Thriving in a Hive


A bee, the humble worker kind, has been an emblem of the city of Manchester, in England, for over 150 years. It harkens back to the manual labor performed in the textile mills, colloquially referred to as “hives” during the industrial revolution.


In the wake of the May terrorist attack at the Manchester Arena that claimed 22 lives and injured at least 120, the humble bee has come to represent a buoying spirit of unity and solidarity. Through slogans like “Unity is Strength” or #WeStandTogether (pictured above), people have adopted the bee in various ways. Some added it to their social media profiles. Hundreds of other Mancunians have had bee tattoos done. Ariana Grande, whose concert was marred by the attack, scheduled an all-star cast to perform a reprise concert with this tweet: “Our response to this violence must be to come closer together, to help each other, to love more, to sing louder and to live more kindly and generously than we did before.”


What if the really hard work in today’s diverse society is not the kind that involves commuting - even with the current Penn Station troubles such as they are? What if the demanding kind of work we all face, irrespective of who or where we are, is neither manual nor intellectual in nature? What if the challenging assignment before all of us today involves coming together, building bridges, and creating community in spite of agendas (or excuses) to judge and exclude others - especially those who are not like us? What if the heaviest lifting we may have to do today is to manufacture a sense of unity by accepting, living, and loving more generously than we ever have before?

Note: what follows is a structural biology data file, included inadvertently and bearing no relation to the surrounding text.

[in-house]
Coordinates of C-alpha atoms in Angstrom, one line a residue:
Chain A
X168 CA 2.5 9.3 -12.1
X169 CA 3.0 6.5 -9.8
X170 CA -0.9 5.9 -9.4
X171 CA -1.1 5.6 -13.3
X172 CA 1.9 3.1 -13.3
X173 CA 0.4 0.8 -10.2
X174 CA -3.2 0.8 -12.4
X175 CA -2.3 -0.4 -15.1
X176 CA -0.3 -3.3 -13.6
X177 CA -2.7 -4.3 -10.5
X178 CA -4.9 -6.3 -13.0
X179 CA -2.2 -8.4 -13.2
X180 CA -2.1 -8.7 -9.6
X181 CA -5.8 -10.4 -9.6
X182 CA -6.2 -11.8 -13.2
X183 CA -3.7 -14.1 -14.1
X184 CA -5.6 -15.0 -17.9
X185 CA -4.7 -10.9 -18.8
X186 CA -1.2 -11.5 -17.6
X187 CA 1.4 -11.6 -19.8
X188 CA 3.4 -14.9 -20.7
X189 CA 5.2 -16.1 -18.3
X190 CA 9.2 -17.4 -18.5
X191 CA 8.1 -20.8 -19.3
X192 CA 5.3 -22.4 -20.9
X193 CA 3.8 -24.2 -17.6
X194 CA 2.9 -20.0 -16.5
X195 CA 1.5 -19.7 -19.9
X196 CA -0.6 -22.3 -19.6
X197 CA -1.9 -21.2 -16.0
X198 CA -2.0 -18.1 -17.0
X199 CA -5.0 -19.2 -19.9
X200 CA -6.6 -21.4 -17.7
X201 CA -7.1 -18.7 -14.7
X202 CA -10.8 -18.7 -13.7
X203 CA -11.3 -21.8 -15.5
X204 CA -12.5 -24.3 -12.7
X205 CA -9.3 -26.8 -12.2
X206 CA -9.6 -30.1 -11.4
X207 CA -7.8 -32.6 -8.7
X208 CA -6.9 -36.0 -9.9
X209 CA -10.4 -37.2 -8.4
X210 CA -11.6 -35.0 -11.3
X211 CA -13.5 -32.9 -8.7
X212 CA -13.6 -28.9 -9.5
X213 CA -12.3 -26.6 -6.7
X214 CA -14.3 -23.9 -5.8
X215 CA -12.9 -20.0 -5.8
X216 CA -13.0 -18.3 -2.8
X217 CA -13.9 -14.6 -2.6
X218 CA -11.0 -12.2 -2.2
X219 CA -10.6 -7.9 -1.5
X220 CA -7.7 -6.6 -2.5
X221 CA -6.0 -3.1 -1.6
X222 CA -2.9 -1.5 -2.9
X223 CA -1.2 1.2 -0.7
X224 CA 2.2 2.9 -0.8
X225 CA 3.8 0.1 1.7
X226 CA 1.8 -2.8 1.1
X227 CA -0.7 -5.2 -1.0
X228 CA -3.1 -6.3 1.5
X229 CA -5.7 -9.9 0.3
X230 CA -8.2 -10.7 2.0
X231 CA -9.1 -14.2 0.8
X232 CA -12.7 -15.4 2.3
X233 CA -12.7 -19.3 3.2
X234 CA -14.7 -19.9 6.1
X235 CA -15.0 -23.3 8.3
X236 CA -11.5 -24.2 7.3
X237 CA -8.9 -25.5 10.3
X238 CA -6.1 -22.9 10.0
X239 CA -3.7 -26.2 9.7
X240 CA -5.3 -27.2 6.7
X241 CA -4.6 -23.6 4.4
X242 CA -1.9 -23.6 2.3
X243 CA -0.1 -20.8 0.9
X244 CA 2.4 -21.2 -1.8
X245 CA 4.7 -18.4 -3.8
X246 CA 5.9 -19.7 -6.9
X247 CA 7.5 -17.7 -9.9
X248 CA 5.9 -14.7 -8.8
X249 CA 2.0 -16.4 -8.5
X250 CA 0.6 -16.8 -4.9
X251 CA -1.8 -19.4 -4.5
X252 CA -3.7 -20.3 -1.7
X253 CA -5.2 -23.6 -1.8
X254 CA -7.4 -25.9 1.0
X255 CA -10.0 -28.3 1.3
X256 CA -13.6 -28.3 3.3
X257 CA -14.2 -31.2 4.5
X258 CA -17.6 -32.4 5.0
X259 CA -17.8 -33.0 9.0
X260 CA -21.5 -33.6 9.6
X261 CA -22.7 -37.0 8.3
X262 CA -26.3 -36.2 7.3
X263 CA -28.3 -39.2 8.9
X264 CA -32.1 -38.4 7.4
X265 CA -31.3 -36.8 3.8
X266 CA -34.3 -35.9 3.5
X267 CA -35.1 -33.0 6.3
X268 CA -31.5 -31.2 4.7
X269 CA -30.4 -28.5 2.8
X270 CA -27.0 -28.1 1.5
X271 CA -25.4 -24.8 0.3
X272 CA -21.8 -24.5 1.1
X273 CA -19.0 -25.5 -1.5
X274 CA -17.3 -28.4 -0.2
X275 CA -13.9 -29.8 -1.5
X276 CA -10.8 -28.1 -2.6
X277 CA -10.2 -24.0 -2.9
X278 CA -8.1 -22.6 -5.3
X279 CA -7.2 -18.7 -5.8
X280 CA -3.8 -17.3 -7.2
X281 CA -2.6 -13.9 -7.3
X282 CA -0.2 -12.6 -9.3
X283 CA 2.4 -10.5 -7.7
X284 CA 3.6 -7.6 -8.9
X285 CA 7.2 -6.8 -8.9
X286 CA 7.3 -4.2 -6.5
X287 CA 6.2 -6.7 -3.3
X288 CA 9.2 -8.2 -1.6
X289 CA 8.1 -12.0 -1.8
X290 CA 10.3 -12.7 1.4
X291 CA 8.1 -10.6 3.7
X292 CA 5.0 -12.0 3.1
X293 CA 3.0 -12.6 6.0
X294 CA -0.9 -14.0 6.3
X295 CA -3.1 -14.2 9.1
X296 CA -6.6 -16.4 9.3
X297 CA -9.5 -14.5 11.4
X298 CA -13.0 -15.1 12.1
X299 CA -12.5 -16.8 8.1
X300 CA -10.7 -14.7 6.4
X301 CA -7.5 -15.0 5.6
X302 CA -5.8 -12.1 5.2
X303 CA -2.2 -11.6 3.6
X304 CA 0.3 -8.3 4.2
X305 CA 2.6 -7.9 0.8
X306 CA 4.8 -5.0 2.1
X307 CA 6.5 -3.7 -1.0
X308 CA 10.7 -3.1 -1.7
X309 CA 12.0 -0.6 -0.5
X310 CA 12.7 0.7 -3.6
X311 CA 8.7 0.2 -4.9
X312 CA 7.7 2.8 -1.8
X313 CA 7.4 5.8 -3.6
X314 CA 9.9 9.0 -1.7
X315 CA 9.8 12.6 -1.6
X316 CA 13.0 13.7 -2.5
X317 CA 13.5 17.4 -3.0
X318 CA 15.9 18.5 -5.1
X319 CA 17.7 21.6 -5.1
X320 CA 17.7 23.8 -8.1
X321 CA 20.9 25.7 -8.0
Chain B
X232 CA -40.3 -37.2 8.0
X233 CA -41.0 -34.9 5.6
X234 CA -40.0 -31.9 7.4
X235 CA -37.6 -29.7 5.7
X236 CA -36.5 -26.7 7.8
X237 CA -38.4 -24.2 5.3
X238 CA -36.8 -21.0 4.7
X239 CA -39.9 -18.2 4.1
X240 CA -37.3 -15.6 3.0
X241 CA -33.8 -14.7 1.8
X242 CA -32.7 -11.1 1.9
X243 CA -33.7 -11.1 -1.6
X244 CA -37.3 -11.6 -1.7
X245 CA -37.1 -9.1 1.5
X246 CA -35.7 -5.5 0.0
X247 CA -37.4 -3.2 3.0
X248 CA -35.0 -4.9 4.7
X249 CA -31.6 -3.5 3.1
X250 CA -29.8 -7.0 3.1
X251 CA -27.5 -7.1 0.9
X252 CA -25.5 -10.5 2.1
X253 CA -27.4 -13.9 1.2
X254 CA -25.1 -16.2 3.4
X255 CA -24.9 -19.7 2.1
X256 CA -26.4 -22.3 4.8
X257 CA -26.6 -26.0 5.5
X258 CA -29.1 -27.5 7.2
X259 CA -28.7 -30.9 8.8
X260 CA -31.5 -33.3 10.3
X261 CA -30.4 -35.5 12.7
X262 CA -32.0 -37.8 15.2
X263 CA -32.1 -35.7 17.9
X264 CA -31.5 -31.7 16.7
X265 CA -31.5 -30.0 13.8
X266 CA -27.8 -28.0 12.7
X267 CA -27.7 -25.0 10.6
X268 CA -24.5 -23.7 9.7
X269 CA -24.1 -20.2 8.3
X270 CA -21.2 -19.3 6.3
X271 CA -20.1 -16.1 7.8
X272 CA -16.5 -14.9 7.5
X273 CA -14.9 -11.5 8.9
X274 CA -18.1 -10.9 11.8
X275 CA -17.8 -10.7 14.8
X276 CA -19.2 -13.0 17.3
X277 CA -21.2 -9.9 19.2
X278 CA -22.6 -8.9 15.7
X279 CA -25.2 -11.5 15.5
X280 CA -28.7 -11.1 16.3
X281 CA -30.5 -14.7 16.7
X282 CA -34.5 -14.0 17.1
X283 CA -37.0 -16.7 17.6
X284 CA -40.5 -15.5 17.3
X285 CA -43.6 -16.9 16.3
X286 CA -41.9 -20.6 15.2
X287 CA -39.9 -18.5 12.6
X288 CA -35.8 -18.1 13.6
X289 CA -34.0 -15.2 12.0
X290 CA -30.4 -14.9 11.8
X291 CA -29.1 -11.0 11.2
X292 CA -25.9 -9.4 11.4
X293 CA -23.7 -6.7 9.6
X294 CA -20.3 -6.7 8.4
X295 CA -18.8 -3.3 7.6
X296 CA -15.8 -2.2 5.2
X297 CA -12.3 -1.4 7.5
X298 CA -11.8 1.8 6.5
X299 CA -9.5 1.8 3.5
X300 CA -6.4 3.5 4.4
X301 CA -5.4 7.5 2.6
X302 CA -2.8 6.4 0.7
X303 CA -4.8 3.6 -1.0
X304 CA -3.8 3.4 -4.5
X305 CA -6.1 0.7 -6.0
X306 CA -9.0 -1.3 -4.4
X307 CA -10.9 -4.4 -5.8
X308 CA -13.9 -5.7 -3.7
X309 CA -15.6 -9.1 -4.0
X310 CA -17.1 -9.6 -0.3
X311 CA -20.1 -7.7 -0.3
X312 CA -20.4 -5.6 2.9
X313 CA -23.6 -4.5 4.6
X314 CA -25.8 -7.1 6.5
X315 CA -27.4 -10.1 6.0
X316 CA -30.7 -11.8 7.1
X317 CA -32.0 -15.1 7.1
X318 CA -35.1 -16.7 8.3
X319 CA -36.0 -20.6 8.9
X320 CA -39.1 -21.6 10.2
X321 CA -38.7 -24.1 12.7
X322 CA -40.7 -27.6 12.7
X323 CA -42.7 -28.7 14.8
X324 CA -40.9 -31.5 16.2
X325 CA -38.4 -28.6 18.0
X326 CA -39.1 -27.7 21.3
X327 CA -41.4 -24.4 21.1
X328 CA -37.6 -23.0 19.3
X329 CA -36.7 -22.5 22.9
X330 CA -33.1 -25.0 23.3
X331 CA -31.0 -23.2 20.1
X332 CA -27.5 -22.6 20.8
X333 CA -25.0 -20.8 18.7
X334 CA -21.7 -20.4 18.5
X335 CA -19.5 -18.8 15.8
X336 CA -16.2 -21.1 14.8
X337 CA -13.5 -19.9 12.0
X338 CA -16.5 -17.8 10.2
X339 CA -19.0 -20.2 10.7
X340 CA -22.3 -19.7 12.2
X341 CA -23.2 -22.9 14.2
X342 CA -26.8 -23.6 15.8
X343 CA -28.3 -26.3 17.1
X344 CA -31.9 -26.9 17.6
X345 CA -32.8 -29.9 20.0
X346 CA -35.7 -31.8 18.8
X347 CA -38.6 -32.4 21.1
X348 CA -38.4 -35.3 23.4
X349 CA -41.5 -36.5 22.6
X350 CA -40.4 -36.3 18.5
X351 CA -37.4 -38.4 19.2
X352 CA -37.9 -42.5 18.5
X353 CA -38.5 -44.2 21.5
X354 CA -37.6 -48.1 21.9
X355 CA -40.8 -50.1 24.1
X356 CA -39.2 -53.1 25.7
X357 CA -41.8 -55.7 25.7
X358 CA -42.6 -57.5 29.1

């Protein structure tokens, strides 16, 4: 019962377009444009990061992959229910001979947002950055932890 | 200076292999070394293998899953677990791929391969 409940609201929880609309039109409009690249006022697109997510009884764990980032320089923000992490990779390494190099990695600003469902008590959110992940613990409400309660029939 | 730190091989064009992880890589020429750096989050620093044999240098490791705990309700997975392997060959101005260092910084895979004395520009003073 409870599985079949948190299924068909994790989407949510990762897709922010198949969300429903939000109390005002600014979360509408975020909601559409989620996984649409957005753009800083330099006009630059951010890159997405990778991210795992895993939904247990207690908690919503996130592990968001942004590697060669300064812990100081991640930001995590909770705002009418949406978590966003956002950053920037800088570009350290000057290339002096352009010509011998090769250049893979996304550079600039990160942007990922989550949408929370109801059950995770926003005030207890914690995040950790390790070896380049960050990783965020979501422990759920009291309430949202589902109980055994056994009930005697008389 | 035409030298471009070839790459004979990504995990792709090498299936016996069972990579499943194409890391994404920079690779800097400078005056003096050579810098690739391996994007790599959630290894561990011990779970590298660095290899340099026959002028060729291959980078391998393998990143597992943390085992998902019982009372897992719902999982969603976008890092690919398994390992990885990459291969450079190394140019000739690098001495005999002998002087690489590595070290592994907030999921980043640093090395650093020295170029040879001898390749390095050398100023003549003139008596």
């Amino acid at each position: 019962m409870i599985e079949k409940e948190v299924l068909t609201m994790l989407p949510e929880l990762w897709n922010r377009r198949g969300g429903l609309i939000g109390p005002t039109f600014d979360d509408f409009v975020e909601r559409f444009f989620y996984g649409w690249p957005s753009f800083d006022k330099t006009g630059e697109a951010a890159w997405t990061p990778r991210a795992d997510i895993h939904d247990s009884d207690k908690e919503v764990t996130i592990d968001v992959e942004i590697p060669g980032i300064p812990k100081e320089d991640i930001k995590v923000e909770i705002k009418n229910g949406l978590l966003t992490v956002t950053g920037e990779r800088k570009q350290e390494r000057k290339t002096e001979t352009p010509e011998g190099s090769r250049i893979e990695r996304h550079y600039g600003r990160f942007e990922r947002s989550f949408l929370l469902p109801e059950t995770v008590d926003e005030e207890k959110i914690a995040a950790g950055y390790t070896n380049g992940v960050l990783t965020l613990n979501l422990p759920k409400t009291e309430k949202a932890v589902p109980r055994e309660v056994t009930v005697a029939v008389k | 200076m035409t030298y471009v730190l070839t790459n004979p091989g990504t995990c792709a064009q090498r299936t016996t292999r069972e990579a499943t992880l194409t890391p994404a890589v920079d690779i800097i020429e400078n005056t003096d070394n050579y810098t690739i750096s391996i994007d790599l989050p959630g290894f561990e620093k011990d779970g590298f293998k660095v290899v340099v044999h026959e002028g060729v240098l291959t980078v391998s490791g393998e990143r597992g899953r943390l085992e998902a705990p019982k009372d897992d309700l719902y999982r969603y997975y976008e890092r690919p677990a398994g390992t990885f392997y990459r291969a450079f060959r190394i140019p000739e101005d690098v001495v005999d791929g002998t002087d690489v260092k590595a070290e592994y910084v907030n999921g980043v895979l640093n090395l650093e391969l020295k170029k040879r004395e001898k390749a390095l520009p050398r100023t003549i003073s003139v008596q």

The children of God, like worker bees, thrive in a hive, which we call “church,” or our “family of faith,”  or a “body of Christ,” which in our case is aptly named “Community Congregational Church,” doubly emphasizing the qualities of unity and togetherness.  


We are, however, not brought together by tragedy, but by divine love. Our bonds are not forged in a recoil from evil, but instead by our daily pursuit of godliness.  We know we are “Christians” by our love. And so we stand together in our modern, pluralistic world, in both plenty and in want, always enveloped by the grace of our Lord Jesus Christ, the love of God, and the fellowship of God’s Holy Spirit.

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